New Zealand: Bribery and corruption – someone else's problem, surely?

Brief Counsel
Last Updated: 26 September 2012
Article by Daniel Kalderimis

Does your business have procedures in place to deal with the risks of bribery and corruption – or to respond if an incident is uncovered?

If not, it may be time to take action, particularly if you are among the increasing numbers of New Zealand businesses which operate across borders.

New Zealand companies operating offshore are subject not only to our own "long-arm" bribery and corruption laws, but potentially also to those of other countries. Enforcement agencies are actively seeking out evidence of corporate wrongdoing. New Zealand's reputation as a bribery and corruption-free business environment will be put to the test sooner rather than later.

How clean is New Zealand?

Although New Zealand consistently ranks toward the top on Transparency International's Corruption Perceptions Index (and is presently ranked Number 1), evidence collected in a recent survey indicates that many New Zealand companies:

  • do not consider bribery and corruption to be a business risk which applies to them, and
  • consequently do not have systems and policies in place to detect and respond to incidents of bribery and corruption.

Given the hidden nature of bribery and corruption, a perception of New Zealand as corruption-free may – if founded on a lack of attention to potential problems – mask a somewhat different reality.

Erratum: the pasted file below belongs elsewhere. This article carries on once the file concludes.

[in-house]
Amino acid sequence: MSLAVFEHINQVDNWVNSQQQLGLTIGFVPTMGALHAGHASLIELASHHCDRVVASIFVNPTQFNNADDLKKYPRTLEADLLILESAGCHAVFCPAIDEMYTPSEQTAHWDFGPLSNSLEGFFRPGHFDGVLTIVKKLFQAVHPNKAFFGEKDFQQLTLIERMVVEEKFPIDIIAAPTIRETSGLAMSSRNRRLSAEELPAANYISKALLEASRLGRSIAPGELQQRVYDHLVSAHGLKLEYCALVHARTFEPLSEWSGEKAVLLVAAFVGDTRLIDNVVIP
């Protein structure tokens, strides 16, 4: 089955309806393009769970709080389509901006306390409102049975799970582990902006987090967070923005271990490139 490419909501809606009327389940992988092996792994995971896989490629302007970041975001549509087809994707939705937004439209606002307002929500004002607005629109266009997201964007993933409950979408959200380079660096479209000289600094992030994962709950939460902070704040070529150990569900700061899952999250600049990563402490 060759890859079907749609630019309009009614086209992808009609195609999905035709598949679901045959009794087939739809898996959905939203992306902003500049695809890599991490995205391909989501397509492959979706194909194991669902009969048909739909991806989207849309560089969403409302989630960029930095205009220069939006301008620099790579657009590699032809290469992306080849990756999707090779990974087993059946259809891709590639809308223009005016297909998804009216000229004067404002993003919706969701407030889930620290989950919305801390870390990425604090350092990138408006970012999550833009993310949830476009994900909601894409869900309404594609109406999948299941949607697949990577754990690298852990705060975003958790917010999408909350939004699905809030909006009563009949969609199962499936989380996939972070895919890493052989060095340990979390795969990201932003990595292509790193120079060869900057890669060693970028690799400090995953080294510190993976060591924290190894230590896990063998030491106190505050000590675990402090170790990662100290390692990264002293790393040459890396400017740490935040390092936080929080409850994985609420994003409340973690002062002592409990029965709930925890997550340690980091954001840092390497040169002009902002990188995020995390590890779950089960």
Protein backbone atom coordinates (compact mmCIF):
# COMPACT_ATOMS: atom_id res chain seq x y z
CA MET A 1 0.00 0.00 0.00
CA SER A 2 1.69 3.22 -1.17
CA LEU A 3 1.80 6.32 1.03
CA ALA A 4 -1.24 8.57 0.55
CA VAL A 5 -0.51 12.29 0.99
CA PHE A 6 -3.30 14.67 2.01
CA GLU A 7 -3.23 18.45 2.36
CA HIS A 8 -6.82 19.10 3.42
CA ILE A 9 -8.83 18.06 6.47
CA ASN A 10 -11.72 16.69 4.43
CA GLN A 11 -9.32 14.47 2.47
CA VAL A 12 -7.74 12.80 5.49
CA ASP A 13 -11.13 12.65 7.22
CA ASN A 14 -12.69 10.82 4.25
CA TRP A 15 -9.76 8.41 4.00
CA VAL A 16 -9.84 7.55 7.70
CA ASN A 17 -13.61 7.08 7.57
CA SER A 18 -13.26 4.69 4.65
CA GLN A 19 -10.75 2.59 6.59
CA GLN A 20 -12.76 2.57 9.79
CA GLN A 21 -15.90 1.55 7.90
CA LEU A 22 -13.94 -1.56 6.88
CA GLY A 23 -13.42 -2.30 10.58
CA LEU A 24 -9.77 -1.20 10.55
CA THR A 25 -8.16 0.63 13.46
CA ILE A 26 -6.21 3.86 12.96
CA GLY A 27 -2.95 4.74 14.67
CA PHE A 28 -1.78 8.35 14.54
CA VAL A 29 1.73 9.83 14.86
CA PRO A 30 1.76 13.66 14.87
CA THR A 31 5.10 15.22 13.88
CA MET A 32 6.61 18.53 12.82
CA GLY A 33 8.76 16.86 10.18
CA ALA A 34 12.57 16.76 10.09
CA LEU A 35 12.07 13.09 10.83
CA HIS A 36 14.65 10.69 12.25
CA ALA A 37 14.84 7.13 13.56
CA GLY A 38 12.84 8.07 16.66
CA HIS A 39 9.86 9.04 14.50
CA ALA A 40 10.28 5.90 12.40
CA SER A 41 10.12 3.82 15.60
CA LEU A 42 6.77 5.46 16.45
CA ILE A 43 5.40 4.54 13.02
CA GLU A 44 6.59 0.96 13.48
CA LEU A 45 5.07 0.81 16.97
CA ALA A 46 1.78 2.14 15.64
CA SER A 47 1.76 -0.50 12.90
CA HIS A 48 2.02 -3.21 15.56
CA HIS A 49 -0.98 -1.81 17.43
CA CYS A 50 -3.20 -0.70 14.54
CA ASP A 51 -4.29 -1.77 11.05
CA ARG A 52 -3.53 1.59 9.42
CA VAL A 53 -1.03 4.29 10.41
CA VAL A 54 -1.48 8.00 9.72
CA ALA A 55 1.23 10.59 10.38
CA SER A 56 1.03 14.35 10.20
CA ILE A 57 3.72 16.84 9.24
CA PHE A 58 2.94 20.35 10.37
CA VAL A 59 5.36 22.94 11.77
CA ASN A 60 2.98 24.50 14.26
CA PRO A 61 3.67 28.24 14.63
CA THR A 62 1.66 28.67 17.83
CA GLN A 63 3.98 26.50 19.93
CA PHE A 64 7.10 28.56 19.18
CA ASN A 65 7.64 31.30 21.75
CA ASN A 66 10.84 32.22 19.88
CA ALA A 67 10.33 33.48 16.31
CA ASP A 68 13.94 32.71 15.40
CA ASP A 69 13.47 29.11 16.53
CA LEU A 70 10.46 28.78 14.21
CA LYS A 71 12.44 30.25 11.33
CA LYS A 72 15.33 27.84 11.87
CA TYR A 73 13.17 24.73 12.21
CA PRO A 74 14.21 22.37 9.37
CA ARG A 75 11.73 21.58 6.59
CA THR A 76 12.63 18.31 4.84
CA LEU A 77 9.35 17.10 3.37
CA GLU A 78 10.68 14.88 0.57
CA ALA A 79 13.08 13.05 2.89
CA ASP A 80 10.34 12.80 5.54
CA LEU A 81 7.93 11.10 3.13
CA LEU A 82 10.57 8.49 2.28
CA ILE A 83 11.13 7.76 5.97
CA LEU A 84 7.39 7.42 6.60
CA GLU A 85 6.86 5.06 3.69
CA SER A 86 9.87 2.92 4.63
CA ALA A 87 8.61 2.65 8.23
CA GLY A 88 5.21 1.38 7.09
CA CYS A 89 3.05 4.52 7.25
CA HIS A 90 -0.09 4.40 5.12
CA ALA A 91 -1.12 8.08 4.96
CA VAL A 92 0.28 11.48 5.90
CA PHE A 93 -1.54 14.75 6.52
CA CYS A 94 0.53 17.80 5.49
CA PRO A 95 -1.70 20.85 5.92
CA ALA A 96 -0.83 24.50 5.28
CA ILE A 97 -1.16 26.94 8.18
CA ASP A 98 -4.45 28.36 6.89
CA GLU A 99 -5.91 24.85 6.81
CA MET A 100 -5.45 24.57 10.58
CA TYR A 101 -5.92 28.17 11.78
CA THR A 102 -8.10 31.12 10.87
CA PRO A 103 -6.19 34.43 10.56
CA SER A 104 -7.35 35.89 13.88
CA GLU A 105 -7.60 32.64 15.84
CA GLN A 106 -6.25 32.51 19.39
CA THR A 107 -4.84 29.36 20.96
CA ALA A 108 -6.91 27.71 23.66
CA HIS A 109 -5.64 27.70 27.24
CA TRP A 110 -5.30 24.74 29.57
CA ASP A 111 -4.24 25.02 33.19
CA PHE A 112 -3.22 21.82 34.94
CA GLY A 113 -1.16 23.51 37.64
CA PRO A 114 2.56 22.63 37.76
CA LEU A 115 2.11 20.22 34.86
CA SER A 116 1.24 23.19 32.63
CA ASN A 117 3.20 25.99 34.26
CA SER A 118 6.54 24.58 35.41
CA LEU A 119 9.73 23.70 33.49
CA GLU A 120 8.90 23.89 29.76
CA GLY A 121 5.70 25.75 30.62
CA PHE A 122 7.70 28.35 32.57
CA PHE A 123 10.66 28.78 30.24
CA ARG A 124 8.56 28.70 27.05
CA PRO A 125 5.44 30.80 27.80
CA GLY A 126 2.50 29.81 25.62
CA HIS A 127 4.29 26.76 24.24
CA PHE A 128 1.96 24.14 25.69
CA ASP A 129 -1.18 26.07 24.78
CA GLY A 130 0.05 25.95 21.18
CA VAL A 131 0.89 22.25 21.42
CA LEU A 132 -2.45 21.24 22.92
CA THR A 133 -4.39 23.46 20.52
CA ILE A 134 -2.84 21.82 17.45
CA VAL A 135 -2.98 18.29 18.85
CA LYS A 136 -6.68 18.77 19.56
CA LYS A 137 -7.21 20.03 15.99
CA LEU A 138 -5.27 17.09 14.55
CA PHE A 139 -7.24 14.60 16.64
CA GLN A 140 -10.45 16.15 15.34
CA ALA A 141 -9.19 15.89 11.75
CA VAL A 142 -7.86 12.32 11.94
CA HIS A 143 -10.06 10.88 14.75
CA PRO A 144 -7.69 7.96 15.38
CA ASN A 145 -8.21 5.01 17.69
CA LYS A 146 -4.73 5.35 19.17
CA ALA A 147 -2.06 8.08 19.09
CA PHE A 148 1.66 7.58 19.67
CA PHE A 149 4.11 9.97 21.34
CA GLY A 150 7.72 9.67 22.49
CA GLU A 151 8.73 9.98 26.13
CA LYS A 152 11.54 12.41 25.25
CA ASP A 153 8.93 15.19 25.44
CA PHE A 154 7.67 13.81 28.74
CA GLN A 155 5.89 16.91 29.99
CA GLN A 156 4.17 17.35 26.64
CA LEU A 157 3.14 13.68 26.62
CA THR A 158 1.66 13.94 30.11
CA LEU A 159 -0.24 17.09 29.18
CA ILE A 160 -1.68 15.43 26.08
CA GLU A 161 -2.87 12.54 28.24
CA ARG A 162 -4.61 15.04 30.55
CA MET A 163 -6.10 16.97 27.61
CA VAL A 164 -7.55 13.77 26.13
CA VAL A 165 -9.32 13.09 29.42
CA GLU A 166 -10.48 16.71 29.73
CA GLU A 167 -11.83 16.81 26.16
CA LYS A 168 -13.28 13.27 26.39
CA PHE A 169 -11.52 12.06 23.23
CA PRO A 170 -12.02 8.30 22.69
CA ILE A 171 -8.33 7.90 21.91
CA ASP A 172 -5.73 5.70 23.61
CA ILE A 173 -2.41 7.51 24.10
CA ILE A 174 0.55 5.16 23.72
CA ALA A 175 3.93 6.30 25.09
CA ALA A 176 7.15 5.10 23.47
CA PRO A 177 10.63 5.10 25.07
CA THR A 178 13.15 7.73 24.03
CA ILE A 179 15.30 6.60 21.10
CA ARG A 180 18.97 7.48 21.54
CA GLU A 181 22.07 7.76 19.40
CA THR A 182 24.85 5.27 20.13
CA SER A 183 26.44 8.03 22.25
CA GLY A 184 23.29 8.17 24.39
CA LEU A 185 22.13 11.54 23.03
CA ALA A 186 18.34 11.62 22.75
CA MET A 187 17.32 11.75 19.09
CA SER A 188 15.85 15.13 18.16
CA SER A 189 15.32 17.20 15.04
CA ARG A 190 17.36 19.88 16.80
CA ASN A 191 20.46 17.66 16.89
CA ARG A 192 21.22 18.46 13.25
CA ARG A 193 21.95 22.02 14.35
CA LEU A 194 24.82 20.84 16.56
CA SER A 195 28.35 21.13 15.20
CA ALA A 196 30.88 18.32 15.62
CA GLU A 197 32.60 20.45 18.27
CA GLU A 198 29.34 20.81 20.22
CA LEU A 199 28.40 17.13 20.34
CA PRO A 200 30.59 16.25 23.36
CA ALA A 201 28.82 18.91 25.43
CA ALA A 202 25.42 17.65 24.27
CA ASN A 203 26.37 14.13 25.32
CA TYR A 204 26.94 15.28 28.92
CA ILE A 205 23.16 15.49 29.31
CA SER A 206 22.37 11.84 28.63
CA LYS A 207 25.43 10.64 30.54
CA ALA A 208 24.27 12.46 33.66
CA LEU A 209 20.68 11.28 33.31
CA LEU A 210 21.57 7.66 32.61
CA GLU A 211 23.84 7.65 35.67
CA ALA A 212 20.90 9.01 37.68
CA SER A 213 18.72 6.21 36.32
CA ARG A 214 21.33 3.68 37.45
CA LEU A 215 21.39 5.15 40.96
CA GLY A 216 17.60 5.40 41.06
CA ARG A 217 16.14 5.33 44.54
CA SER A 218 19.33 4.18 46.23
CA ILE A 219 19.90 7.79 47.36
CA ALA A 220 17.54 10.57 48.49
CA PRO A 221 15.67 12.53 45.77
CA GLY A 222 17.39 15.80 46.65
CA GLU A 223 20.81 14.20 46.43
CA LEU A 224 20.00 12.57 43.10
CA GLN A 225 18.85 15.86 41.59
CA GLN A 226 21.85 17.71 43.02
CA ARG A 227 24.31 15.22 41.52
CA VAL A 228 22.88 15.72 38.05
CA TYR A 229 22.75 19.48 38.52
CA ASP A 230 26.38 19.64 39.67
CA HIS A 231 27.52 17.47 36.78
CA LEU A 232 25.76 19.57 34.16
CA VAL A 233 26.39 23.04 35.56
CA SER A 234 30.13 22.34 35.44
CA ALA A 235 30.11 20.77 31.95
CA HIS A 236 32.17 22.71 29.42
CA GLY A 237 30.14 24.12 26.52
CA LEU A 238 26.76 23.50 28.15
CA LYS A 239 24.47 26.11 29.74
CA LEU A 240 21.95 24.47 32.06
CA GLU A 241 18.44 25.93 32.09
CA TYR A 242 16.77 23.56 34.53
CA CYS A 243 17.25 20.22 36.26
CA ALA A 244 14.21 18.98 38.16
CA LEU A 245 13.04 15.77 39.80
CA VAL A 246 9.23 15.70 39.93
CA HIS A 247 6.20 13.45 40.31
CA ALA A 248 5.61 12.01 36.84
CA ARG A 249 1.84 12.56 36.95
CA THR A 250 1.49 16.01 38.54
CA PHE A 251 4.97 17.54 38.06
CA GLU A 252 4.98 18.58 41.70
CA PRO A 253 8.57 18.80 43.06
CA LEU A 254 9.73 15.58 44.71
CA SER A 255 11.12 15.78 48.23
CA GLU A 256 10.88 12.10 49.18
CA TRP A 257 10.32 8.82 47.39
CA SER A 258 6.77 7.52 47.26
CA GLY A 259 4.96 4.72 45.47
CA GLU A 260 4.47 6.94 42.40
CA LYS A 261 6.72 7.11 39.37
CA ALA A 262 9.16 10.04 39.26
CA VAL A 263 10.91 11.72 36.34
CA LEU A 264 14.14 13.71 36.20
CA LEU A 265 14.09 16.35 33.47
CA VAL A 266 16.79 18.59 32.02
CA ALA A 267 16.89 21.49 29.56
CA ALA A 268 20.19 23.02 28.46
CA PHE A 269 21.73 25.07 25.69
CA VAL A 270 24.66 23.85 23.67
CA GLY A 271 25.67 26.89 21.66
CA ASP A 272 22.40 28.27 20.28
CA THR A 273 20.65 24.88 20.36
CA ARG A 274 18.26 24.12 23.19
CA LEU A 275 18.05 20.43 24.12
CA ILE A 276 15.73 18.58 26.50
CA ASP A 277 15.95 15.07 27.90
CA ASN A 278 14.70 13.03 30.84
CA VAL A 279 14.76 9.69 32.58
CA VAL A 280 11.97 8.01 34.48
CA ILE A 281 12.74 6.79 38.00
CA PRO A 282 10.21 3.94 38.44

New Zealand businesses are increasingly operating in parts of the world, including Asia, where the perceived prevalence of bribery and corruption is high. For such companies, complacency towards the risks of corporate bribery and corruption affecting their network is out of step with the prevailing international trend.

The changing regulatory environment

New Zealand already has powerful extraterritorial rules outlawing overseas bribery and corruption by a New Zealand company operating offshore. No prosecutions have, however, yet been laid. Partly for this reason, Transparency International has recently placed New Zealand in the "No Enforcement" category in relation to the OECD's Anti-Bribery Convention.

This inactivity is unlikely to continue. The Serious Fraud Office (SFO) is actively looking for evidence of overseas bribery and corruption by New Zealand companies and will investigate any genuine allegations.

New Zealand businesses operating overseas also risk enforcement action in other jurisdictions. As well as local laws, New Zealand companies may be subject to:

  • the United Kingdom Bribery Act, which applies to New Zealand companies if they do business in the United Kingdom, and criminalises bribery offences committed anywhere in the world, and
  • the United States Foreign Corrupt Practices Act, which applies to any acts done in the United States by any person in furtherance of a corrupt payment – including electronic transfers of money through United States banks. As many overseas companies have learned, a great number of international electronic transactions are, at least in part, processed through New York clearing banks.